In addition to being a top 10 school in terms of research impact (as per the annual CWTS Leiden ranking system in 2013) and being named No. 2 party school in the country by the Princeton Review the following year, UCSB is now receiving national recognition as the greenest public university in the nation.

According to the Princeton Review’s Top 50 Green Colleges, UCSB ranked No. 3 overall out of a review of 861 colleges. However, the two colleges ranked above UCSB, Lewis and Clark College and Green Mountain College, are private universities, making UCSB the No. 1 greenest public university.

The review analyzed 861 colleges in total using a scale from 60-99 to assess how environmentally friendly the campus’ facilities and programs were. The schools were then rated on three factors: sustainability practices, commitment to environmental and sustainability education, and the healthy lifestyles of students on campus.

Pam Lombardo, Acting Associate Vice Chancellor of Administrative Services, and Co-chair of the Chancellor’s Campus Sustainability Committee, says that UCSB has many initiatives in place to promote sustainability.

“We were the first UC to establish a Green Initiative Fund (known as TGIF) as well as a Renewable Energy Initiative Fund, the First UC campus to develop a Water Action Plan, and we have also made tremendous strides in terms of Water Conversation,” Lombardo said. “Ninety of our campus landscapes are irrigated with recycled water, saving 19 million gallons of portable water annually.”

According to Lombardo, UCSB has also taken strides to reduce its carbon footprint in light of climate change: “Since 2006, the campus has invested $2-3 million annually in projects to retrofit energy-using systems all over campus, including heating, cooling and ventilation equipment, lighting, and energy efficient windows. As a result, UCSB has dropped its electricity use per square foot by 36 percent over the past 10 years. Last year the campus saved one million kW of electricity just through LED lighting retrofits on campus.”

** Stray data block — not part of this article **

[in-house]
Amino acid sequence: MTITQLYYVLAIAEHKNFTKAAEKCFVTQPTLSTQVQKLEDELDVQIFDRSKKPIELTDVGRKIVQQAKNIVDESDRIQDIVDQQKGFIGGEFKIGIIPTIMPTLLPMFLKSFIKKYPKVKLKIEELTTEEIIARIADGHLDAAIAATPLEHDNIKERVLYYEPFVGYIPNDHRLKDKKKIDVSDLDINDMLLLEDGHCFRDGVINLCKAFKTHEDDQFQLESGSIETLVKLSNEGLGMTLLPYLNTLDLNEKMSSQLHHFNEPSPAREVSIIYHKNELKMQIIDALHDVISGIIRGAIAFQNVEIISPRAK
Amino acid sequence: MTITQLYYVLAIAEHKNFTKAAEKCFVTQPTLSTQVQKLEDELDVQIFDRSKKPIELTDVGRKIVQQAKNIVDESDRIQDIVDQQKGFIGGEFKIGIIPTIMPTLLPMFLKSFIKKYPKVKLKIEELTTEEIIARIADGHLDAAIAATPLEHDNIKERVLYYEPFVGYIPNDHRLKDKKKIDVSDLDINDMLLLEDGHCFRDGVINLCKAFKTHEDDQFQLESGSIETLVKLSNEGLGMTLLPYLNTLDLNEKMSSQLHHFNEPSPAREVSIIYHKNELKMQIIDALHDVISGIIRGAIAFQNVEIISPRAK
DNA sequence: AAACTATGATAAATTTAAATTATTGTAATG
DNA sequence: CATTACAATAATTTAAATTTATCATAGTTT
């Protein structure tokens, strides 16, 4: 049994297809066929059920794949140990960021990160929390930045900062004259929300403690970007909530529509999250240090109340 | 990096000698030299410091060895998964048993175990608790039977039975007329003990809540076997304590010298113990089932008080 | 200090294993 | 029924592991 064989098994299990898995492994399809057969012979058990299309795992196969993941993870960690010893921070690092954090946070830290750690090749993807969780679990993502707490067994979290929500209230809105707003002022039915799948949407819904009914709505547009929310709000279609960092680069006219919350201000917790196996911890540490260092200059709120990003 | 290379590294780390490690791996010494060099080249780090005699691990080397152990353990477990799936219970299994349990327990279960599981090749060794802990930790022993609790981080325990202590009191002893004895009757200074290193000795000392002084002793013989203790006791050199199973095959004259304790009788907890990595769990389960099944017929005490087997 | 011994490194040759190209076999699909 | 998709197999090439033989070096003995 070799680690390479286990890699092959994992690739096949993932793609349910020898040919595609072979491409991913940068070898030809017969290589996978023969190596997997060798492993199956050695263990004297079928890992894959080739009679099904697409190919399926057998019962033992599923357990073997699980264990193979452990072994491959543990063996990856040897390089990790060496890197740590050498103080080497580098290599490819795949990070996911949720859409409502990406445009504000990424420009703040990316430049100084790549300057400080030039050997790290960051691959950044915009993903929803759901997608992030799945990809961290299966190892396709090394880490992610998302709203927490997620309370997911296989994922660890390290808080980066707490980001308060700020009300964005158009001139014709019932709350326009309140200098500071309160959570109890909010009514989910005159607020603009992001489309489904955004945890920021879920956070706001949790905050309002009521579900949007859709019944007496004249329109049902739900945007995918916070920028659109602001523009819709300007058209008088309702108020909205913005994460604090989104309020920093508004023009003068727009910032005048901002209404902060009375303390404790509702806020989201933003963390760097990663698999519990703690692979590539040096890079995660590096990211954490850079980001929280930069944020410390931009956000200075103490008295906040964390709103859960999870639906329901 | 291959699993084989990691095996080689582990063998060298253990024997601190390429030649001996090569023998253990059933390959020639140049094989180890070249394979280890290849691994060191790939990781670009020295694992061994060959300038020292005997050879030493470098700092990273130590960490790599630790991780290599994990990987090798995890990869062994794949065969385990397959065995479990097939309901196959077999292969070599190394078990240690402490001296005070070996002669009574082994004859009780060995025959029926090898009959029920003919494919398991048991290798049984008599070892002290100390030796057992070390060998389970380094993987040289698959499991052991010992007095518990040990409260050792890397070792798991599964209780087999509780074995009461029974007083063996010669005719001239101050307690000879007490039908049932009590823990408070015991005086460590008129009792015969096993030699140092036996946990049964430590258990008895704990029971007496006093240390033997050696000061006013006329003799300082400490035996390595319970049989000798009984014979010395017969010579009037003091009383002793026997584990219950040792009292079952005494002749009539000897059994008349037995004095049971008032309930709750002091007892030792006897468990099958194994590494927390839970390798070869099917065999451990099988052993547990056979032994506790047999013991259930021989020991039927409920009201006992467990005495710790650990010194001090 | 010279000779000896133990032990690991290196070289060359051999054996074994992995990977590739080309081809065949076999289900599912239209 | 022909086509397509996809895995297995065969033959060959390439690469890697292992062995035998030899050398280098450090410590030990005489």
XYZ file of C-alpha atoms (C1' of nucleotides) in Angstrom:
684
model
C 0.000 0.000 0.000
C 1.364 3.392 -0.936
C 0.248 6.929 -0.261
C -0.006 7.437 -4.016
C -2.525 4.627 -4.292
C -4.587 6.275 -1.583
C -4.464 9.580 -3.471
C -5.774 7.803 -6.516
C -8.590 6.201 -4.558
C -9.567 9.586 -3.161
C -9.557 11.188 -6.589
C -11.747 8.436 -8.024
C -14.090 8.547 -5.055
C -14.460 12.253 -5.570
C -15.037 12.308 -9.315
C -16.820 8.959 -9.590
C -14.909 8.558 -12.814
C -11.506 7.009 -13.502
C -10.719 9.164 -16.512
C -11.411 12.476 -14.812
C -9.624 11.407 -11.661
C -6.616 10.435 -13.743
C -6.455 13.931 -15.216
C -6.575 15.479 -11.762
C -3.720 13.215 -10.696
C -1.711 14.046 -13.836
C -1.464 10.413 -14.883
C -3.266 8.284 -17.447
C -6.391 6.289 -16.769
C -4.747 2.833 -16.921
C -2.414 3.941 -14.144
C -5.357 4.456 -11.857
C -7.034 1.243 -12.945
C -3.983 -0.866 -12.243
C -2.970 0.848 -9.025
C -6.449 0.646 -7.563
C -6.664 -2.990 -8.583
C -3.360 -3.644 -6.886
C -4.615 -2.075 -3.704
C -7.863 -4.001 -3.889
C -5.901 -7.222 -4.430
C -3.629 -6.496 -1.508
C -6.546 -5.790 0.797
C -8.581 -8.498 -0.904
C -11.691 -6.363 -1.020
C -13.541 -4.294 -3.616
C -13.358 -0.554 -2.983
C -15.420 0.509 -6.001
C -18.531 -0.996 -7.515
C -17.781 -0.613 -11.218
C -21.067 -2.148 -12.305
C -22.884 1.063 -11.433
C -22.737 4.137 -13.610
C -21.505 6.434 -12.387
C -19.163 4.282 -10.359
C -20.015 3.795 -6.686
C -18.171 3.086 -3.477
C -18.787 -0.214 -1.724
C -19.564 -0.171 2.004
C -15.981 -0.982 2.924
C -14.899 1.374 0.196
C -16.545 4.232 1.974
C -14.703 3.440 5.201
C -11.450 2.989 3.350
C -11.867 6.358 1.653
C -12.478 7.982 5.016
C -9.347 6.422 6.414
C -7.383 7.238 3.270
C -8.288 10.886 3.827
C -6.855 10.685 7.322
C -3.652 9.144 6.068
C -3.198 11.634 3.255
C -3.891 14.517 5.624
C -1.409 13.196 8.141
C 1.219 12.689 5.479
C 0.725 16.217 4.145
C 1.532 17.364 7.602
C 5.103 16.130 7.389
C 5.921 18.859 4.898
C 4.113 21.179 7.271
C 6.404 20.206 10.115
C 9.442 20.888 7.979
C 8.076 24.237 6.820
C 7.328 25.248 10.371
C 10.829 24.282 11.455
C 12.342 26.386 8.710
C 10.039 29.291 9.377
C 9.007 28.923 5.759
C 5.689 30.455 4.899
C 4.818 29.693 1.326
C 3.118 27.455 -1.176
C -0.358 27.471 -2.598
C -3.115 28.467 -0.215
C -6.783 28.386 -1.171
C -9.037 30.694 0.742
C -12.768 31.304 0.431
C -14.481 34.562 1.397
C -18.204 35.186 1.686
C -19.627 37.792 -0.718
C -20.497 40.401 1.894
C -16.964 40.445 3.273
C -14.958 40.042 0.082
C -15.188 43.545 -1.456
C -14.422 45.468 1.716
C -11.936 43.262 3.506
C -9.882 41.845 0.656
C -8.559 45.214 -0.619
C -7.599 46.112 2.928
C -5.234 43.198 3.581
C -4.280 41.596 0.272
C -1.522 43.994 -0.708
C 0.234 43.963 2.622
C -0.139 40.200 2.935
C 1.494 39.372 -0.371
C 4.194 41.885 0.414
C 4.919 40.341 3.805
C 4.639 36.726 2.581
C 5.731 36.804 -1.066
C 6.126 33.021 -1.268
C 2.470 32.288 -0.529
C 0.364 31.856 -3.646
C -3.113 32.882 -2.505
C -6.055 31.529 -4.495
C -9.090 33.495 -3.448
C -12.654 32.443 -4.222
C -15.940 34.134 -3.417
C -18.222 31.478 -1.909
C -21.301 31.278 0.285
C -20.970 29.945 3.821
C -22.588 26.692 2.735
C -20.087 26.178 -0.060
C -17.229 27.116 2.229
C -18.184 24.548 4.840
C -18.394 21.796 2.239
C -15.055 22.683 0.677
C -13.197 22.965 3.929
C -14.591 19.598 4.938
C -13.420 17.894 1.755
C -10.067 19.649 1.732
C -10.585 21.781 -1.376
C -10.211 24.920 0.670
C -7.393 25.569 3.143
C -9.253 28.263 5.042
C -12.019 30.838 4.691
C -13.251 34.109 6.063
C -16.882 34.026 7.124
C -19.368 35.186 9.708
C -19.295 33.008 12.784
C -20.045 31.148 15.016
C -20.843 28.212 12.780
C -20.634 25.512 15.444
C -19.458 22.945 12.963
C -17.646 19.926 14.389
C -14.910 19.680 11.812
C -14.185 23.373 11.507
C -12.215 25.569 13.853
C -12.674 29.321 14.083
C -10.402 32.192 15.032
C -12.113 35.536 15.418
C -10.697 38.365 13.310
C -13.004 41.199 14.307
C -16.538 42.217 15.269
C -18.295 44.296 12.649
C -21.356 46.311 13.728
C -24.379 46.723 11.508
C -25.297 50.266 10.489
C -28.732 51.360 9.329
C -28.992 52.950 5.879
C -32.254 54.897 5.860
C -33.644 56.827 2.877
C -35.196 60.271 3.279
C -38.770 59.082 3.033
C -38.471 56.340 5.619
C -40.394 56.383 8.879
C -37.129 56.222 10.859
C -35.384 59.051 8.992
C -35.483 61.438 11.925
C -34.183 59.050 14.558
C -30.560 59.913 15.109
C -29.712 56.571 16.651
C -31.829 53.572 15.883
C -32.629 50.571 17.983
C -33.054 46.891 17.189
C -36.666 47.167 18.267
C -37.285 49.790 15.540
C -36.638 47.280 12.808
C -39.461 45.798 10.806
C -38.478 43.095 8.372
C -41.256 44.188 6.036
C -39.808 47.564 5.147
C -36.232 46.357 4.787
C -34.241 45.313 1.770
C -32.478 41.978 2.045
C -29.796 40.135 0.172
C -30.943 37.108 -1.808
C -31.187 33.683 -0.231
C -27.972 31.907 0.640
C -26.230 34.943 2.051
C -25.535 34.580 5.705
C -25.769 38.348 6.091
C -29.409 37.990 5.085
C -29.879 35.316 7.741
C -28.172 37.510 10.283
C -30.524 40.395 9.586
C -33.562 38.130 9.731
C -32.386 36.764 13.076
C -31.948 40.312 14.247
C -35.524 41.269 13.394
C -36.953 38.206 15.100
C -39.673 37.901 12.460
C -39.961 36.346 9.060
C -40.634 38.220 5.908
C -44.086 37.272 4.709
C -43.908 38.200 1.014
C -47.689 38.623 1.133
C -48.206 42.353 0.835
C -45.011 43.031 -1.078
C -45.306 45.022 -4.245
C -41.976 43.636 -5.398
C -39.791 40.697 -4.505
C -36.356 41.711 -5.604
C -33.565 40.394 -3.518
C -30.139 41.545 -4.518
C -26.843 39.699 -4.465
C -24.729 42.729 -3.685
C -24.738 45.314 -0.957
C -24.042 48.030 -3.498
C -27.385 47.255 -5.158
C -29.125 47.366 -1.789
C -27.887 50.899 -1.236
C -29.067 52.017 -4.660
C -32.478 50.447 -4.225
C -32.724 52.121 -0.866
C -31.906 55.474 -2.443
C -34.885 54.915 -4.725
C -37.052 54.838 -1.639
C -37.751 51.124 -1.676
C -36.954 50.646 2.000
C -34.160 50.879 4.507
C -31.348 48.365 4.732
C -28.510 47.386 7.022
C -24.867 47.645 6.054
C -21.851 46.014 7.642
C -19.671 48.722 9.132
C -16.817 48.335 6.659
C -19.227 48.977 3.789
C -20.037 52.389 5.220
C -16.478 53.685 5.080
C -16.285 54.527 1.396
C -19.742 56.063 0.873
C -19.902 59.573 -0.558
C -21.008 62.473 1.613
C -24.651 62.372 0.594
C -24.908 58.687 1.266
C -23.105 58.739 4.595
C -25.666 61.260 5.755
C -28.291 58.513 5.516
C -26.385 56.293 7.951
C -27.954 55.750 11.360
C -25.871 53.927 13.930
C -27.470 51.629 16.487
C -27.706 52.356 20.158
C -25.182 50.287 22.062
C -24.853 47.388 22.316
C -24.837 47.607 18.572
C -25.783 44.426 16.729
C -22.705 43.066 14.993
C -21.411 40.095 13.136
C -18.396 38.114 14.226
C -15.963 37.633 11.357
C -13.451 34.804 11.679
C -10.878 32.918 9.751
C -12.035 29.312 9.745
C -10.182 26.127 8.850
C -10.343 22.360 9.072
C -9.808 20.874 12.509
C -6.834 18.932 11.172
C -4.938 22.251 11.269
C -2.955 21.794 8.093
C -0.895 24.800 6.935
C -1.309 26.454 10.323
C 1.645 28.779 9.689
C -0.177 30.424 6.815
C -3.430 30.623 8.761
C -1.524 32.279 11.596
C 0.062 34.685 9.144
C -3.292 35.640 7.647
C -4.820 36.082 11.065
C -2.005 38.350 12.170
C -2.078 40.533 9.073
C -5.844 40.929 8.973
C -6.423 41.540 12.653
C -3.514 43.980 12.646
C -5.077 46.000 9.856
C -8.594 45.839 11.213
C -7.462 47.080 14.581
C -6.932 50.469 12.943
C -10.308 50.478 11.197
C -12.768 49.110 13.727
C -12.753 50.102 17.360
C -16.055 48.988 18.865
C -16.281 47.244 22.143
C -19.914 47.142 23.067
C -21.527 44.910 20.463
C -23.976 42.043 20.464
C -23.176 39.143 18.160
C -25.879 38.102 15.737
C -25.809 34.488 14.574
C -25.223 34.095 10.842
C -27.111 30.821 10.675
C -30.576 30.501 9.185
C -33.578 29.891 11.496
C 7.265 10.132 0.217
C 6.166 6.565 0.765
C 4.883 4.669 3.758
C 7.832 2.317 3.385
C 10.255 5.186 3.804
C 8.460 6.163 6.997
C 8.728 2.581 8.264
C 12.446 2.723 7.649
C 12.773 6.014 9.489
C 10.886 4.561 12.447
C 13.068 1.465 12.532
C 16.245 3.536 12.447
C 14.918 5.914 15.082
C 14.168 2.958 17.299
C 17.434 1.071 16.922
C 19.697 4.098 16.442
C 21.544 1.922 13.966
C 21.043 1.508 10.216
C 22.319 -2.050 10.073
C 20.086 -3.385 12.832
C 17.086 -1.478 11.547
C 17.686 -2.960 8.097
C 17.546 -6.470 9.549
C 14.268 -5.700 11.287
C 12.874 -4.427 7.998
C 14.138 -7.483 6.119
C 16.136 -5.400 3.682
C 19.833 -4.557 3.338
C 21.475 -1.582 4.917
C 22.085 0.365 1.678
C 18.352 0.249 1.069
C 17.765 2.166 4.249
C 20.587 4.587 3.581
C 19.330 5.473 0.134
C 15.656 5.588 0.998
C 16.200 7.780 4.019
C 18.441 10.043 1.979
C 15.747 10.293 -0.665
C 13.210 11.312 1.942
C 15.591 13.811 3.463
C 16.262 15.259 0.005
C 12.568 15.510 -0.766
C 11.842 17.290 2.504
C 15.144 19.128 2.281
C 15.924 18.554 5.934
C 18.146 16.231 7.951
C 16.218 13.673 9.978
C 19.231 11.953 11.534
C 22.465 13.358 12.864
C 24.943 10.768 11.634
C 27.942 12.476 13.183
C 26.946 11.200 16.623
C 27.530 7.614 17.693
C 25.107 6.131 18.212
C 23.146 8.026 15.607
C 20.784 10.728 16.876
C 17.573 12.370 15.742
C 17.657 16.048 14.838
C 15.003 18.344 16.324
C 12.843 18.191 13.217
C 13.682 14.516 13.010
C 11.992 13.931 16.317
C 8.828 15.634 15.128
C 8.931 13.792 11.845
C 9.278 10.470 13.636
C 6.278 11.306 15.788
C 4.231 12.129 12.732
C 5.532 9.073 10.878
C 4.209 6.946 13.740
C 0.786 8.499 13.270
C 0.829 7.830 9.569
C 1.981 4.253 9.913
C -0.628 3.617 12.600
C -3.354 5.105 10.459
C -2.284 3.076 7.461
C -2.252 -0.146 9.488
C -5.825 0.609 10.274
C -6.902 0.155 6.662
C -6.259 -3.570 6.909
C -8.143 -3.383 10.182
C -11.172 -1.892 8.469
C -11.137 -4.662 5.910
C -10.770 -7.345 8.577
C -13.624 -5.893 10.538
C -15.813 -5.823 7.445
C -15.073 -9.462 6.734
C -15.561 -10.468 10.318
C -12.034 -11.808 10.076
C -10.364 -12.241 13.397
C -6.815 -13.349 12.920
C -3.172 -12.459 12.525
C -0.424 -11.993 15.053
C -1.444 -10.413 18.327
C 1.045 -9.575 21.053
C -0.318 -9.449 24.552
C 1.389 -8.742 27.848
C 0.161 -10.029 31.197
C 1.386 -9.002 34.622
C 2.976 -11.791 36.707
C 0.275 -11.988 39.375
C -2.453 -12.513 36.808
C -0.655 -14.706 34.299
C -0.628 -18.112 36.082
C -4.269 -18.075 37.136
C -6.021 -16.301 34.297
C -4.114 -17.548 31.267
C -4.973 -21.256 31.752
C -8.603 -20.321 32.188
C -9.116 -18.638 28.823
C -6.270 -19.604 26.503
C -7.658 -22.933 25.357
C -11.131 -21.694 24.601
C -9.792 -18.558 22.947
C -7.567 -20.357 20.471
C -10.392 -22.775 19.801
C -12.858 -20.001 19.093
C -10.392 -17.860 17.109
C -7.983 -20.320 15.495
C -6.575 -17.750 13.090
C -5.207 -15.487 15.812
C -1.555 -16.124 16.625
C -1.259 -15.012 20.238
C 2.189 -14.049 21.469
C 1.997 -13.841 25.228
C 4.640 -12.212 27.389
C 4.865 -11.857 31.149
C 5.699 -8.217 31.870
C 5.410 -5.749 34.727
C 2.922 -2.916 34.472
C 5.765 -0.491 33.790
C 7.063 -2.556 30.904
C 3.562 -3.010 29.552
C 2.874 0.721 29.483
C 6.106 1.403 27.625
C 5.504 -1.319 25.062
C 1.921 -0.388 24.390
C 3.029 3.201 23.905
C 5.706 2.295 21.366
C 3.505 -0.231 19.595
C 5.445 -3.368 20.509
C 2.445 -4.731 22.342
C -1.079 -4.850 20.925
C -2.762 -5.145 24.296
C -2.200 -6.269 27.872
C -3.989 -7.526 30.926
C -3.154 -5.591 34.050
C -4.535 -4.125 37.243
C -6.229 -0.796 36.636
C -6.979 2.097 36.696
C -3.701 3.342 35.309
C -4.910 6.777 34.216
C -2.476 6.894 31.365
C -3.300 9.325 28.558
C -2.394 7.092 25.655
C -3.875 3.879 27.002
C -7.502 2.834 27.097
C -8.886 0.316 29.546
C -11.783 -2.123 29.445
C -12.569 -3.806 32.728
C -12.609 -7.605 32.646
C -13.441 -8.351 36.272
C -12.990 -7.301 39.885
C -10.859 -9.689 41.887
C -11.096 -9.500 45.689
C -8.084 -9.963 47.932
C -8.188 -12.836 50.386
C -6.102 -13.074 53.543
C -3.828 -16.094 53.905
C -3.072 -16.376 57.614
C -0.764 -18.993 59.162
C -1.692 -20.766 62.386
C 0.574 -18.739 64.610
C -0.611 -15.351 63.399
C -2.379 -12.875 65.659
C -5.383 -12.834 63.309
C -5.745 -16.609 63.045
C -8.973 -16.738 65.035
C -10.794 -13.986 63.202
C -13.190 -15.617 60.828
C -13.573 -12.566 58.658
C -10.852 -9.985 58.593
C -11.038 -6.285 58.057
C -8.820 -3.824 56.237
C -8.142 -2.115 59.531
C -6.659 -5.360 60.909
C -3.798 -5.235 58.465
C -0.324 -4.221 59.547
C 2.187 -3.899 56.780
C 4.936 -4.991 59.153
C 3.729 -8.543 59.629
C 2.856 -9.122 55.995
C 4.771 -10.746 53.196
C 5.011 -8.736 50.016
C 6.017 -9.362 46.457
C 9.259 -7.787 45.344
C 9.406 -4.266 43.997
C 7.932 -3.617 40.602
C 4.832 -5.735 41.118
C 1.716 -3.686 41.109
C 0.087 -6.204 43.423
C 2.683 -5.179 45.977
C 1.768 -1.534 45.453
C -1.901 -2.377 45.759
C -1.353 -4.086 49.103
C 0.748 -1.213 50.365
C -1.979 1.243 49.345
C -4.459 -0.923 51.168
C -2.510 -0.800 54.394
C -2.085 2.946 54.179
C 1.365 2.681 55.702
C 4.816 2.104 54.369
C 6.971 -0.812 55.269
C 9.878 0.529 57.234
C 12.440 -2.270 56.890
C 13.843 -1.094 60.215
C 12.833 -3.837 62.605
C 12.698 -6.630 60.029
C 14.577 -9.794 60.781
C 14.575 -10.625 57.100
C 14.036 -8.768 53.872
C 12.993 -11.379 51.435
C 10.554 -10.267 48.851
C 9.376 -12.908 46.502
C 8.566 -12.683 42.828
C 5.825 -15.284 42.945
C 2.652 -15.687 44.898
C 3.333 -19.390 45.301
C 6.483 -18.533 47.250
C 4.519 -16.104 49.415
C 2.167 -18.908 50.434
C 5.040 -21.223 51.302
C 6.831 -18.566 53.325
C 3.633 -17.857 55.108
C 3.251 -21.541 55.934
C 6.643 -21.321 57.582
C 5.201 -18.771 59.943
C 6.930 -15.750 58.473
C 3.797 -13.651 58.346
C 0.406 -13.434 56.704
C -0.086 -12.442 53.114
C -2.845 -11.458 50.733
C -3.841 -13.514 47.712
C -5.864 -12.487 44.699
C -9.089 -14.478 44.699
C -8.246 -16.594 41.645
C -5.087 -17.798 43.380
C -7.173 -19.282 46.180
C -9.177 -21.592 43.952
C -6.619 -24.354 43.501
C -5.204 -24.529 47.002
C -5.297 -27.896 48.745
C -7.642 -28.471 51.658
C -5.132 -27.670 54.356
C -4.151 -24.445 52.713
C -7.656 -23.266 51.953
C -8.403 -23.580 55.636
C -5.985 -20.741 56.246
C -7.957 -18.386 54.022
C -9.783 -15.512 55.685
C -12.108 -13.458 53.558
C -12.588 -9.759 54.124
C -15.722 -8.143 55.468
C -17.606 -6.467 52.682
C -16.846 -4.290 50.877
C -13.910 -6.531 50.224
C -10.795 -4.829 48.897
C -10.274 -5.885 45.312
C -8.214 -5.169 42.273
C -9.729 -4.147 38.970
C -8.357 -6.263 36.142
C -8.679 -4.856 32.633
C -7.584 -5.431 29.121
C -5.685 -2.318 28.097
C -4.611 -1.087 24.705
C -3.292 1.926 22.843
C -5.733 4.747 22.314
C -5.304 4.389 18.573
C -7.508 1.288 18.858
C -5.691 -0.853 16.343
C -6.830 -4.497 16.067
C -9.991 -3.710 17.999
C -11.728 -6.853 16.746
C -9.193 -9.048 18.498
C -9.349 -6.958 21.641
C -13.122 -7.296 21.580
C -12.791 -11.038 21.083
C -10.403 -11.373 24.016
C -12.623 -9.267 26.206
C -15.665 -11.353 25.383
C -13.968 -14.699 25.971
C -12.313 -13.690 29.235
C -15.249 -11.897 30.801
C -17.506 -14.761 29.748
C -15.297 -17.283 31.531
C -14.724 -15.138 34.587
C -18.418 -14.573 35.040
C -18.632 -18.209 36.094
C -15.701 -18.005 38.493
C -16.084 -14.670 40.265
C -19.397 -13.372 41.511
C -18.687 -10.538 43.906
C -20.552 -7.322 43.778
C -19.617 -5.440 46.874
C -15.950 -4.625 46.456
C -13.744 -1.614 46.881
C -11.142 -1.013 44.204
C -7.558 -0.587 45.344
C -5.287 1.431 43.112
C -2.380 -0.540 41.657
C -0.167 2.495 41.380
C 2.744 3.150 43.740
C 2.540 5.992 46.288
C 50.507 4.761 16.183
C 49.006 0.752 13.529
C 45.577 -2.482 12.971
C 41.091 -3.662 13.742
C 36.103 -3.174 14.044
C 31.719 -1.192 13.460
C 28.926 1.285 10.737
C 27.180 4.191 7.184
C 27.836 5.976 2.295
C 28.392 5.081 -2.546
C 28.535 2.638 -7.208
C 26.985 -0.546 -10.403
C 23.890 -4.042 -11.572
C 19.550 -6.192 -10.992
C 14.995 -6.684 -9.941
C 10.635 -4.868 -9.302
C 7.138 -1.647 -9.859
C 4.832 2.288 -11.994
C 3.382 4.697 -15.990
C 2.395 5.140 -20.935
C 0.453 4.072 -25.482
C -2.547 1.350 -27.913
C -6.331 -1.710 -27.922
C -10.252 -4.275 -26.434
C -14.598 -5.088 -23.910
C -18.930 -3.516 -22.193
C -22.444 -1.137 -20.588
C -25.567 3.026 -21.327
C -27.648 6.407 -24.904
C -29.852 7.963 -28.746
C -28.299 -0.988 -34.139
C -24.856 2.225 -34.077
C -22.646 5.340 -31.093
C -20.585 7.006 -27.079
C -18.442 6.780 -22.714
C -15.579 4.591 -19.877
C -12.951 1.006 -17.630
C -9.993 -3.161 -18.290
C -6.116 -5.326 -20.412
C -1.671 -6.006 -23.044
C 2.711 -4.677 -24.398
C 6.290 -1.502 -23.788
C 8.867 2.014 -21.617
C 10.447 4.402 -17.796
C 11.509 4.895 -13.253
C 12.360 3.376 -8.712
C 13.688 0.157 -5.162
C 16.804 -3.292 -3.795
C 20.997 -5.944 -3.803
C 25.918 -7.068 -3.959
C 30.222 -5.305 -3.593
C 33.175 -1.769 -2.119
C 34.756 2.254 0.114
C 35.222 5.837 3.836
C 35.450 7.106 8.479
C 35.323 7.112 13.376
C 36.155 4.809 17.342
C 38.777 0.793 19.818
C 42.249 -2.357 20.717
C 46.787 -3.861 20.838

The Green Initiative Fund (TGIF) is a student-supported endowment that goes towards providing financial resources for sustainability projects in UCSB, which are submitted and voted on annually. Jewel Snavely, campus sustainability coordinator for the Chancellors office of Administrative Services and TGIF grants manager, says that TGIF is unique to UCSB.

“The Green Initiative Fund is the first green fund passed in the UC system. It is funded by a $3.41 referendum tax that students pay annually. The TGIF committee is made up of seven people, five being students, that review and accept projects that will positively affect the environment.”

Some past projects include the installation of on-campus hydration stations that provide filtered water for free and which aims to significantly decrease the need for single-use plastic water bottles” Snavely said. “Another project involved replacing all incandescent lights in the Art Department Studios and Museum with LED lights, which increase the campus’ energy efficiency”.